Parkinsons News Today keeps you up-to-date with research into Parkinsons disease as it emerges. We brought you daily coverage of experiments into the basic biology of Parkinsons, results of clinical and pre-clinical trials, and key findings from Parkinsons research around the globe.
We look forward to bringing more such news to those with Parkinsons, their family, friends and caregivers throughout 2020.
Here are our 10 most-read stories of 2019, with a short summary of what makes each one relevant to the Parkinsons community.
No. 10 Active Form of Vitamin B12 Found to Prevent Neurodegeneration in Study of Animal Models
A study found that an active form of the vitamin B12 called AdoCbl can ease the effects of dopamine loss that occurs in Parkinsons disease. Using cell lines and several animal models, researchers showed that by reducing LRRK2 enzyme activity, AdoCbl limits the death of dopamine-producing nerve cells, thereby preventing the appearance of symptoms associated with neurodegeneration. Overactivity of LRRK2 is linked to the development of a hereditary form of Parkinsons. AdoCbl is already an FDA-approved compound, and could be used as a basis to develop new therapies to combat hereditary Parkinsons associated with pathogenic variants of the LRRK2 enzyme, according to Iban Ubarretxena, director of theBiofisika Institute and a study co-author.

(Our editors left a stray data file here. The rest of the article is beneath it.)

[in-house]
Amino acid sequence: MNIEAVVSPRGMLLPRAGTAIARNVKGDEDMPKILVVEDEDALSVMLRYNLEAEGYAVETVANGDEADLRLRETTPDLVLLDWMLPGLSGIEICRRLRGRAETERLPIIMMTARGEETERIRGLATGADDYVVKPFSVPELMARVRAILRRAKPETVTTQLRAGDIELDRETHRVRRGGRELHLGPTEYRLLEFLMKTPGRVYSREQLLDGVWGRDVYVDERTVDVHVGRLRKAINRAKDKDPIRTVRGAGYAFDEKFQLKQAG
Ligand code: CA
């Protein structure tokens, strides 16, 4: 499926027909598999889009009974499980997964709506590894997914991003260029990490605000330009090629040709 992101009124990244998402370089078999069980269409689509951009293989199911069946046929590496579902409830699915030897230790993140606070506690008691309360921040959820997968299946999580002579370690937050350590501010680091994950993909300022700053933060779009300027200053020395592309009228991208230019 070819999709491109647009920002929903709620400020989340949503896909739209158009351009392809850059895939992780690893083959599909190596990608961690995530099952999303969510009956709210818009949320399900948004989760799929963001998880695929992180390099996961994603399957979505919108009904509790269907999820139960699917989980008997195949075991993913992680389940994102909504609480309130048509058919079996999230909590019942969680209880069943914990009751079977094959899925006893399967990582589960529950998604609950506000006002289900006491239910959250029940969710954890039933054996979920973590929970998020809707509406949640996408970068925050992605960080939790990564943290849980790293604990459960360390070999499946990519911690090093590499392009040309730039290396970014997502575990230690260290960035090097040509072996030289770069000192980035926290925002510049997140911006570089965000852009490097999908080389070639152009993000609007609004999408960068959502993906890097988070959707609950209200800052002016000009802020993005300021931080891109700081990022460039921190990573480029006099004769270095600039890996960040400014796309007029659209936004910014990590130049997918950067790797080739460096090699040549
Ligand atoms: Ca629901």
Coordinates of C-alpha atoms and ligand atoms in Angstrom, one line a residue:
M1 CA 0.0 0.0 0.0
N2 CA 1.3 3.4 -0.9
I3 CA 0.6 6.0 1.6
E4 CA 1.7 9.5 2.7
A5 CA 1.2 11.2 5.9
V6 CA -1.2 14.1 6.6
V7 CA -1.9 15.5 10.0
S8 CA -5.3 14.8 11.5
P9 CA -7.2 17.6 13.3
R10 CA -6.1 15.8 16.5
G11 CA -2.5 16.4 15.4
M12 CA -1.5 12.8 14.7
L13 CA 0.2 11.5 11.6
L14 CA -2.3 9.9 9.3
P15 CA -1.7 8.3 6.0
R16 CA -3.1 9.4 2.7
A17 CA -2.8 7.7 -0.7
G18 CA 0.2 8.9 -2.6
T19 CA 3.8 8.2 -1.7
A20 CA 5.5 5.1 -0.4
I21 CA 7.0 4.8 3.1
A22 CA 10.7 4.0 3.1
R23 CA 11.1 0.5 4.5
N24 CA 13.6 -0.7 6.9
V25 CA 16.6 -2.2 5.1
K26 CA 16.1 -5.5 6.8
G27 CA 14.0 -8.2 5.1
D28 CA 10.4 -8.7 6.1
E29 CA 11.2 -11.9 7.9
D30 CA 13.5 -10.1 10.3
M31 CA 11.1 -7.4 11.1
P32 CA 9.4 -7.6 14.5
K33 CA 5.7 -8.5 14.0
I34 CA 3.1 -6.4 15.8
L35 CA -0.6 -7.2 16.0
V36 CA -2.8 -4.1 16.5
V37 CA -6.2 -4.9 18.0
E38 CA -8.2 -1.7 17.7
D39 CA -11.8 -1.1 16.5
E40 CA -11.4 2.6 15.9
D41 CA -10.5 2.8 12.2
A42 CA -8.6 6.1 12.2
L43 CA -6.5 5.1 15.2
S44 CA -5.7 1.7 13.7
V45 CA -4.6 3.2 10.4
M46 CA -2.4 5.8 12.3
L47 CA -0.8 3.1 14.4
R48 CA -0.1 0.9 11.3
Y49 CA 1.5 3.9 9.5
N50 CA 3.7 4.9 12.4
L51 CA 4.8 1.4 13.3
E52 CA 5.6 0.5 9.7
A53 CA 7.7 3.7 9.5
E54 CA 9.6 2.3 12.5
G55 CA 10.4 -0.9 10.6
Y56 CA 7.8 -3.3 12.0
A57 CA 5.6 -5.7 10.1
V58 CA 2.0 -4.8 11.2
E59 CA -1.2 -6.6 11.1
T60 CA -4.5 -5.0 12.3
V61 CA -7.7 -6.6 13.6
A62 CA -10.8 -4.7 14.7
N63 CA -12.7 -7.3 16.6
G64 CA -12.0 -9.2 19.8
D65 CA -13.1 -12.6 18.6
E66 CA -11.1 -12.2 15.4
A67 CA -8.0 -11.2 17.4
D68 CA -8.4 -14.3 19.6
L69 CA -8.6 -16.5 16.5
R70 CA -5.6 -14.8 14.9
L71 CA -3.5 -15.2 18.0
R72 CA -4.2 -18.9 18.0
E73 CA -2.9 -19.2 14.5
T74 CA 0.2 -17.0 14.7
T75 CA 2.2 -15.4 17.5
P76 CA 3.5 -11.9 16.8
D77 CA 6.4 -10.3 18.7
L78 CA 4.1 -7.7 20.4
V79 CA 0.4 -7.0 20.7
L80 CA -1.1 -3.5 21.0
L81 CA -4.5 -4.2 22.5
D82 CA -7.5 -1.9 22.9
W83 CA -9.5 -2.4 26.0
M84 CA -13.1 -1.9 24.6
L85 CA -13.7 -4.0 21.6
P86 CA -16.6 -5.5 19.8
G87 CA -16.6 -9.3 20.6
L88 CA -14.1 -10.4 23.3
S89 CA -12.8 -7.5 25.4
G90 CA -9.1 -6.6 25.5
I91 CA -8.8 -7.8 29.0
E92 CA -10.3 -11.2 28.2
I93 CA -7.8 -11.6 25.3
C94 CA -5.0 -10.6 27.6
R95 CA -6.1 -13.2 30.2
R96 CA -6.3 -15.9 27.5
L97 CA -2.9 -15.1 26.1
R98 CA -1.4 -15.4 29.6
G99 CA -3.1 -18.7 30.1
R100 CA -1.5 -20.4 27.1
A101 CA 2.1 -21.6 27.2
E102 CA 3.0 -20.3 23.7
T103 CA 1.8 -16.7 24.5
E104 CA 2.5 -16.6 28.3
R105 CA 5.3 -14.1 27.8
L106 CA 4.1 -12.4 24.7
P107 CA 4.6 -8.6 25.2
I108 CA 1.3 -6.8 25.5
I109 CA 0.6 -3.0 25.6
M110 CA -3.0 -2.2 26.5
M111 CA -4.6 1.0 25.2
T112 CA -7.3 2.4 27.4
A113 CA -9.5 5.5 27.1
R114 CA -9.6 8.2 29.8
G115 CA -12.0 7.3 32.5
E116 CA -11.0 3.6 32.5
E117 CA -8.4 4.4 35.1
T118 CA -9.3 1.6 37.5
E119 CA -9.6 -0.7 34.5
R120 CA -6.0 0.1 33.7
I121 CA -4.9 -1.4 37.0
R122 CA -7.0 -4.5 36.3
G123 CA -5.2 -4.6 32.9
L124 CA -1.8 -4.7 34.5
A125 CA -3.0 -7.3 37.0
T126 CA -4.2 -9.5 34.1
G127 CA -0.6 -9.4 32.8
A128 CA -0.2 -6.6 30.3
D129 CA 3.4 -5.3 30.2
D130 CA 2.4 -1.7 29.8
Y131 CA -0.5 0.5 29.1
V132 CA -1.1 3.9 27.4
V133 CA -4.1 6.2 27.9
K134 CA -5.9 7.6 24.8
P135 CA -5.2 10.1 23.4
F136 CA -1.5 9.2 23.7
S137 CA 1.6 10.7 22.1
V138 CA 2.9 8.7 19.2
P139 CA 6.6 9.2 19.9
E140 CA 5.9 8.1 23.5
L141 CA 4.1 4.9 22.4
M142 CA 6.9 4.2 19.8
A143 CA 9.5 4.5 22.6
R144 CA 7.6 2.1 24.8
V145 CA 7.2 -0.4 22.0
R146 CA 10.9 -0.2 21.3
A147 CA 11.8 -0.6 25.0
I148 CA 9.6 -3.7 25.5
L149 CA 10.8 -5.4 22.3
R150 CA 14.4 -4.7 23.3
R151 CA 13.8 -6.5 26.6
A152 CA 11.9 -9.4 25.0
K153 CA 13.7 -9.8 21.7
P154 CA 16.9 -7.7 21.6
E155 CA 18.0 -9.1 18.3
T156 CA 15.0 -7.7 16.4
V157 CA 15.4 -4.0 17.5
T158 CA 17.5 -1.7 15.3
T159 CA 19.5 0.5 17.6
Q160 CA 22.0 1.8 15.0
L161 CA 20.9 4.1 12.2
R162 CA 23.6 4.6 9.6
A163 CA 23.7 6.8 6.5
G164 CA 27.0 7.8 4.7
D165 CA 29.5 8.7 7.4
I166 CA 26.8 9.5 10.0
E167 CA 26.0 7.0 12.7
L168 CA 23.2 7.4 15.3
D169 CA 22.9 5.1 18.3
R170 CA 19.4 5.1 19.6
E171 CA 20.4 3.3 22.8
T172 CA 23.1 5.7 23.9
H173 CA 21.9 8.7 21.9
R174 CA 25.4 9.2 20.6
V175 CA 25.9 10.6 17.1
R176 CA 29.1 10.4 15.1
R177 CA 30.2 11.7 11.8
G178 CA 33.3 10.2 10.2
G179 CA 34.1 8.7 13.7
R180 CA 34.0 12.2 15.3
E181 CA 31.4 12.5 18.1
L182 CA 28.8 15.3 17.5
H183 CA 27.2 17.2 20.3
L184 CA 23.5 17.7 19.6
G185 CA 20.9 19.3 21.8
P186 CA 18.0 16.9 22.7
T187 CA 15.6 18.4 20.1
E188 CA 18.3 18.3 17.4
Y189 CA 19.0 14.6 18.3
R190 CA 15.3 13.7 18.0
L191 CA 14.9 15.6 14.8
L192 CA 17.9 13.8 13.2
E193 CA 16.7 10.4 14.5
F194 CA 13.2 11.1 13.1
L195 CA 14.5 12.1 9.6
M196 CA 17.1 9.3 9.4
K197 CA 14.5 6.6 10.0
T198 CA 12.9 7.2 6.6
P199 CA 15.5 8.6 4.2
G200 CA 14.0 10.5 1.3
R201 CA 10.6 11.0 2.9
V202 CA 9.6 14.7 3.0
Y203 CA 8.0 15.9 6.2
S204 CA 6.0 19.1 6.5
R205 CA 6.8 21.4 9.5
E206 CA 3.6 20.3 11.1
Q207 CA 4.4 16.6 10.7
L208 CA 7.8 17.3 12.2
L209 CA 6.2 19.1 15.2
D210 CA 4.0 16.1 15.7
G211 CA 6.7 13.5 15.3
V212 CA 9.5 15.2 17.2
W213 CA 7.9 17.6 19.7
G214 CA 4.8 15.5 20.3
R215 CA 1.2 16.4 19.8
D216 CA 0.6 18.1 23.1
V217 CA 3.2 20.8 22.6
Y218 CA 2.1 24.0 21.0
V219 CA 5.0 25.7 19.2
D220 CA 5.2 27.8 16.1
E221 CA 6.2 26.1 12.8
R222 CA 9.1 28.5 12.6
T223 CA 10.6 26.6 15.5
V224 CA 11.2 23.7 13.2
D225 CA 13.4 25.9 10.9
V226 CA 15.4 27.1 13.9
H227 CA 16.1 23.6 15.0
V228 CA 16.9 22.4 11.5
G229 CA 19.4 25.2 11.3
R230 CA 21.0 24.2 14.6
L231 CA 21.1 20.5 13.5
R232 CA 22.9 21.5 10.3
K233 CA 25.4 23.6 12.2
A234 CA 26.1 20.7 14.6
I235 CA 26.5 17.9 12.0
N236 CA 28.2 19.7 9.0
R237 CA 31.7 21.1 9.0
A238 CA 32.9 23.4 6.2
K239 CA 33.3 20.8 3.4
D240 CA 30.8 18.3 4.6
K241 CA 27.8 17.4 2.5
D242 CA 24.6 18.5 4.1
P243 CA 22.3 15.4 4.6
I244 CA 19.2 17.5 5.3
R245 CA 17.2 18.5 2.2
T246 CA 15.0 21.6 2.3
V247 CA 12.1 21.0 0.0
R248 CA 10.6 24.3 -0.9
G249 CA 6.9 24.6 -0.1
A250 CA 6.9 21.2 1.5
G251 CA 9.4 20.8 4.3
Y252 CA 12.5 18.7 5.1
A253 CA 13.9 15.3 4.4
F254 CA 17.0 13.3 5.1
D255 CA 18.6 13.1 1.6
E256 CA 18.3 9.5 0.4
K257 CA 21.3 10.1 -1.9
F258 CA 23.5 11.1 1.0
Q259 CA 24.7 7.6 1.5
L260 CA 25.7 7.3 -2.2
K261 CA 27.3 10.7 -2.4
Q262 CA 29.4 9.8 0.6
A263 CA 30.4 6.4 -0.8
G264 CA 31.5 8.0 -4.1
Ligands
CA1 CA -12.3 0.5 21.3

No. 9 Onstryv Now Approved for Parkinsons Patients in Canada
Canadian Parkinsons disease patients now have access to Onstryv (safinamide), also known as Xadago. Onstryv increases the amount of active dopamine in the brain by both preventing the enzyme that breaks dopamine down from doing so, and by blocking that enzyme from entering cells. Other available treatments cause debilitating fluctuations between normal motor function (called on episodes) and poorer motor function (off periods) as their effects ebb and flow. Four placebo-controlled Phase 3 trials showed that the combination of Onstryv and levodopa led to more on and fewer off periods, and improved motor function in patients. The approval of [Onstryv] in Canada is a step forward for patients who need new treatment options for Parkinsons disease, said Roberto Tascione, CEO of Zambon, one of the companies involved in commercializing this medication.